Lourdes has the same problem as any other destination tourist attraction. Once you have seen the basic attraction and shopped for souvenir, what apart from eating does one do? This has been a conundrum for years in coastal towns in the United States and the reason places like wax museums, miniature golf courses, interpretative centers and a host of other "things to do when your kids our going crazy" places have sprung up all over the place. Lourdes is no exception.
To get you around historic Lourdes, there is Le Petit Train, which is a silly little train designed solely to embarass tourists as they are ferried around town for the local's amusement. Fortunately, they don't make you wear funny hats or blow Duck noise-makers, but that may be because they haven't thought about it. The one saving grace is that there is a driver, who is a young local man trying desparately to be cool. It is impossible in a shirt that has the logo "Le Petit Train". The only thing it lacks is the label, "Hi, My Name is Jacques" on the pocket - I'm thinking of writing in to the company and suggesting that.
The train does drive you around historic Lourdes, but it also has a series of stops at various entertainment opportunities.
There is a waxworks museum dedicated to religious events. This appears to be the place where waxworkers start their training and they must move somewhere else fairly quickly. Here you can see "storefront manequins with beards" reenacting such scenes as the "Last Supper", "Jesus Entering Jerusalem", "Bernadette at the Grotto" and "Star Wars, Episode IV".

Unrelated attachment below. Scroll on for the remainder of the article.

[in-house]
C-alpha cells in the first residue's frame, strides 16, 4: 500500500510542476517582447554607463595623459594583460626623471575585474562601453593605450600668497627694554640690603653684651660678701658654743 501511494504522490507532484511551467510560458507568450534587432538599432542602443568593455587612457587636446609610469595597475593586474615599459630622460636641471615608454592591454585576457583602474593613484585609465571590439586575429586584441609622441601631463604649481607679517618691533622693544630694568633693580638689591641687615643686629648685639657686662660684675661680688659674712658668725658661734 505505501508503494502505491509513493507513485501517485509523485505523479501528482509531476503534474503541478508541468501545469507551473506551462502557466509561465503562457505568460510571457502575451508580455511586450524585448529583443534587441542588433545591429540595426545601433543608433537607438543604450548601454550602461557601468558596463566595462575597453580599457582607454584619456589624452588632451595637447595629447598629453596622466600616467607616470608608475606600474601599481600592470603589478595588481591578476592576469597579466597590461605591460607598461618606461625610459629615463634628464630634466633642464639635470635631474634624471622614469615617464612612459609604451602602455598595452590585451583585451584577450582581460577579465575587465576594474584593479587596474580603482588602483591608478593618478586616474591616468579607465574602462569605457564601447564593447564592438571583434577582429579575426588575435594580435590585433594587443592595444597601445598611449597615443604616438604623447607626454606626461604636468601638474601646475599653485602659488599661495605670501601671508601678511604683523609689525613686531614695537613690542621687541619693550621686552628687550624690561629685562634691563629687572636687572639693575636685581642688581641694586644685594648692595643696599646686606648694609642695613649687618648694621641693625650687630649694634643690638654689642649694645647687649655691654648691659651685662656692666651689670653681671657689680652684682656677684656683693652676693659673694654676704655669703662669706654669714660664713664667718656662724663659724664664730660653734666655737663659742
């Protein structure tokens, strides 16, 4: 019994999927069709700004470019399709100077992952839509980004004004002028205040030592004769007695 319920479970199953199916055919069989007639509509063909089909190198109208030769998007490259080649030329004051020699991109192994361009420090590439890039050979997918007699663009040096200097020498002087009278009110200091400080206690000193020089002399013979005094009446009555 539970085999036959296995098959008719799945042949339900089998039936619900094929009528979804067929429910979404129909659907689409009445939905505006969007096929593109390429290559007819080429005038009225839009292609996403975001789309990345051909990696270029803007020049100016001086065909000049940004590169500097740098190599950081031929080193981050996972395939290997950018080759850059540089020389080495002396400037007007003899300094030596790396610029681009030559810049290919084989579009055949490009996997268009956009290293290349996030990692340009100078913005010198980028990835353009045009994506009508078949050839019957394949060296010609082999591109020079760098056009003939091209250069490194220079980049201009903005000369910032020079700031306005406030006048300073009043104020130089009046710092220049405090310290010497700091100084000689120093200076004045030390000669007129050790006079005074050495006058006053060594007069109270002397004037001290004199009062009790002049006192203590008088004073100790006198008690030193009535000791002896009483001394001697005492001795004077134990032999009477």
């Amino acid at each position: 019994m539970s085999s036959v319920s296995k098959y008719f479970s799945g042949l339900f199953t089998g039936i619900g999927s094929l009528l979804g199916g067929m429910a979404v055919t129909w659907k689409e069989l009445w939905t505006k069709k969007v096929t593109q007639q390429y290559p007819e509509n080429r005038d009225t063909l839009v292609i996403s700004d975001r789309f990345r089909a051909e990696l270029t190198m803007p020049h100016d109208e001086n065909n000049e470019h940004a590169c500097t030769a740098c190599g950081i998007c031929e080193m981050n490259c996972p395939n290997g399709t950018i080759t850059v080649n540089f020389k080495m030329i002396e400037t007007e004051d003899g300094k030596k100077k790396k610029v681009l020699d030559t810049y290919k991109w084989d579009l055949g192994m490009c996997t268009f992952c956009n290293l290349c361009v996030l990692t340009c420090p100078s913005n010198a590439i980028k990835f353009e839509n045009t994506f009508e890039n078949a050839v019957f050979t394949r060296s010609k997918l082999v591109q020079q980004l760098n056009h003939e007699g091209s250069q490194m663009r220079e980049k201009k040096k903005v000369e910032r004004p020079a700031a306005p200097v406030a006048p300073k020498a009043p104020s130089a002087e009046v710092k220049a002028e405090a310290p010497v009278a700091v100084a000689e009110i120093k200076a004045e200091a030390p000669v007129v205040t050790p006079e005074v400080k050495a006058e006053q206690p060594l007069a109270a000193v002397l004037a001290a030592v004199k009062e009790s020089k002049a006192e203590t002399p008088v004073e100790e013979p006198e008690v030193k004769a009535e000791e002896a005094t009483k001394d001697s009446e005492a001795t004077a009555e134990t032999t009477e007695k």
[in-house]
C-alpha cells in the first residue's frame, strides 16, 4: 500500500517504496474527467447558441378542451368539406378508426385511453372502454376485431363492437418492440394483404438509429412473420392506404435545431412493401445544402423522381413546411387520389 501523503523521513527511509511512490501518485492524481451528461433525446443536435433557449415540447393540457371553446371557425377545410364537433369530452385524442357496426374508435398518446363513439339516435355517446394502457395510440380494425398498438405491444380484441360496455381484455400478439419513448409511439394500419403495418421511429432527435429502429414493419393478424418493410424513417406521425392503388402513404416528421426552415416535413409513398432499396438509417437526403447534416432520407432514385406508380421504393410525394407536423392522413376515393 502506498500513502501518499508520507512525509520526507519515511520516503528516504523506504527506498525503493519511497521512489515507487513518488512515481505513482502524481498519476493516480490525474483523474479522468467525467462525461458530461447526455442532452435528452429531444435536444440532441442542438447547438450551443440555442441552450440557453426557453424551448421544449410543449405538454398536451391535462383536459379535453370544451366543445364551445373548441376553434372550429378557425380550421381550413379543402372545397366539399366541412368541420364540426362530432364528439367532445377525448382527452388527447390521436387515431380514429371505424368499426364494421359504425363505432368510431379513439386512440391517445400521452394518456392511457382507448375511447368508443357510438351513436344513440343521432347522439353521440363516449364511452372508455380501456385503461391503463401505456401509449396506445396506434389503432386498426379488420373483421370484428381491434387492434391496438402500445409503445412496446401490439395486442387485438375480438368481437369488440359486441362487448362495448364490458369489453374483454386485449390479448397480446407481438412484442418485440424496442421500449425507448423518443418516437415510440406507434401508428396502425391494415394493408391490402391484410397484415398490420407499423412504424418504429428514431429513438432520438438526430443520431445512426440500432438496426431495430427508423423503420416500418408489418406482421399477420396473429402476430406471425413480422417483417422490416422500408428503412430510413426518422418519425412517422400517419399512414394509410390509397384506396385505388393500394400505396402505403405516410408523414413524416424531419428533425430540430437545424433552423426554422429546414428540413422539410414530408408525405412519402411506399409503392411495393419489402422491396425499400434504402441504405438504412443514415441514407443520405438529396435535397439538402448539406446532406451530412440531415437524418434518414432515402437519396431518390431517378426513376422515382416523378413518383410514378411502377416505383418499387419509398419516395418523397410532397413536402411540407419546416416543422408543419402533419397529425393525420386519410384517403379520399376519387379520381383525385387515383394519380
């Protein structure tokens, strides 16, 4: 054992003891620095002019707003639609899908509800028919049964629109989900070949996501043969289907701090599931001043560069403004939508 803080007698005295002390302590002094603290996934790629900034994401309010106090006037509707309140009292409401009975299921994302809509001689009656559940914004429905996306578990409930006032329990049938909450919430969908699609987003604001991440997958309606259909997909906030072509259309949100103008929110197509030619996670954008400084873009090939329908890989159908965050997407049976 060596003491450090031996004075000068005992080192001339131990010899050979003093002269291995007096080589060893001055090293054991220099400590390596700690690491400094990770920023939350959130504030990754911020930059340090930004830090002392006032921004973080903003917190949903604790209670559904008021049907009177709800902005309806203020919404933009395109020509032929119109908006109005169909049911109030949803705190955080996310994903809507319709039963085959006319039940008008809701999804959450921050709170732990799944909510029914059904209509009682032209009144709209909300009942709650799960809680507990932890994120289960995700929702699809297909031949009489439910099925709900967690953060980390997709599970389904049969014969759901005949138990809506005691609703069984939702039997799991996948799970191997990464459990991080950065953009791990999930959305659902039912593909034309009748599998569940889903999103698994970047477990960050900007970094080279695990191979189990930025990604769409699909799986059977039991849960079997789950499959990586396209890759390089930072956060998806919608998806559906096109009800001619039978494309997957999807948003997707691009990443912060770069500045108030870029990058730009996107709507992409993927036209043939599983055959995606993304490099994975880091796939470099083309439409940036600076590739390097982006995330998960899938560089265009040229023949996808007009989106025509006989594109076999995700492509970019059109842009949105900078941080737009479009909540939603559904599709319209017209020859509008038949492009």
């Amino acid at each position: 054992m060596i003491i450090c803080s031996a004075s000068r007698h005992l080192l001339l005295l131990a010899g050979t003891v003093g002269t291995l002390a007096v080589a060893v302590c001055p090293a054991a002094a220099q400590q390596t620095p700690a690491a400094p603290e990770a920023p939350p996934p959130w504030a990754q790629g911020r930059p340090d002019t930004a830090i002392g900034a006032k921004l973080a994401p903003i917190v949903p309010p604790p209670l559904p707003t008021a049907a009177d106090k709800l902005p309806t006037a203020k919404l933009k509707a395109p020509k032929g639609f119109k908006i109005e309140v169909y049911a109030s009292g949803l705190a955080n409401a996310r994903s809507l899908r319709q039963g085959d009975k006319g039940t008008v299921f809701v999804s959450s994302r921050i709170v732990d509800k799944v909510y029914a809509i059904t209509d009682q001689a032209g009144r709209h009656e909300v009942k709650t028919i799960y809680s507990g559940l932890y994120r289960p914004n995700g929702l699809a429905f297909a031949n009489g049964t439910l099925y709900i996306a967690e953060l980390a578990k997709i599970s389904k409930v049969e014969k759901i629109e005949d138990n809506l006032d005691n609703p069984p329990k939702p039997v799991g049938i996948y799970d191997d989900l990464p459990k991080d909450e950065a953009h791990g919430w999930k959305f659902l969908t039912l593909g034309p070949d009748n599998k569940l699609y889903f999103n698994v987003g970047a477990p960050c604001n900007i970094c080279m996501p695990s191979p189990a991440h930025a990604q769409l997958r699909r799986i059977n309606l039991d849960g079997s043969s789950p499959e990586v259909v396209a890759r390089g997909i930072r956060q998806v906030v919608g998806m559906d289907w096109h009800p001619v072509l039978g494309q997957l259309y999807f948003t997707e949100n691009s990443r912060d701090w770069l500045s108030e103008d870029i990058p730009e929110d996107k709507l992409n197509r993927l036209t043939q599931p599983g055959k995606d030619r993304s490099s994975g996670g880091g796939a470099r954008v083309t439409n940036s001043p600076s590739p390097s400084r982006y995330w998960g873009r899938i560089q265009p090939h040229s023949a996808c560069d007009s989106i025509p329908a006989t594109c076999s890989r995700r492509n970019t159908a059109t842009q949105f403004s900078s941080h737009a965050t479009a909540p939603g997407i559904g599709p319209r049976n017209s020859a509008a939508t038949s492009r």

There is the Musee du Petit Lourdes, which is a little miniature city of what Lourdes looked like when Bernadette was around. You feel just like Godzilla as you are near it (unfortunately, they don't let you stomp through the streets).
There is also the Musee de la Nativite de Anime, which is a display of storefront mannequins with beards which actually move just as if they were mannequins which could do one thing all the time, showing what it would have been like if Jesus was born in a town like Lourdes filled with zombies in the 19th century.
Finally, there is the funicular which is a cable-driven train which goes three thousand feet up a steep mountainside so that you can get a panoramic view of Lourdes and the Pyrenees.
I am not crazy about heights, but I love views and it is an unfortunate fact that in most places outside of Florida and Kansas views are associated with high places. As a result, I have found myself on cliffs, towers, rooftops, mountains, chair lifts and other things over the years.
Karen is also not enamored of heights and when combined with questionable equipment she becomes even more wary. She wasn't sure about going up the thing, but I suggested we just check it out and see. We got off Le Petit Train at the funicular stop which promised a bar and a restaurant. I thought we could have a drink at the bar and stiffen our resolve to go up. It wasn't until the train left that we realized that the bar and restaurant were at the top of the funicular, not the bottom.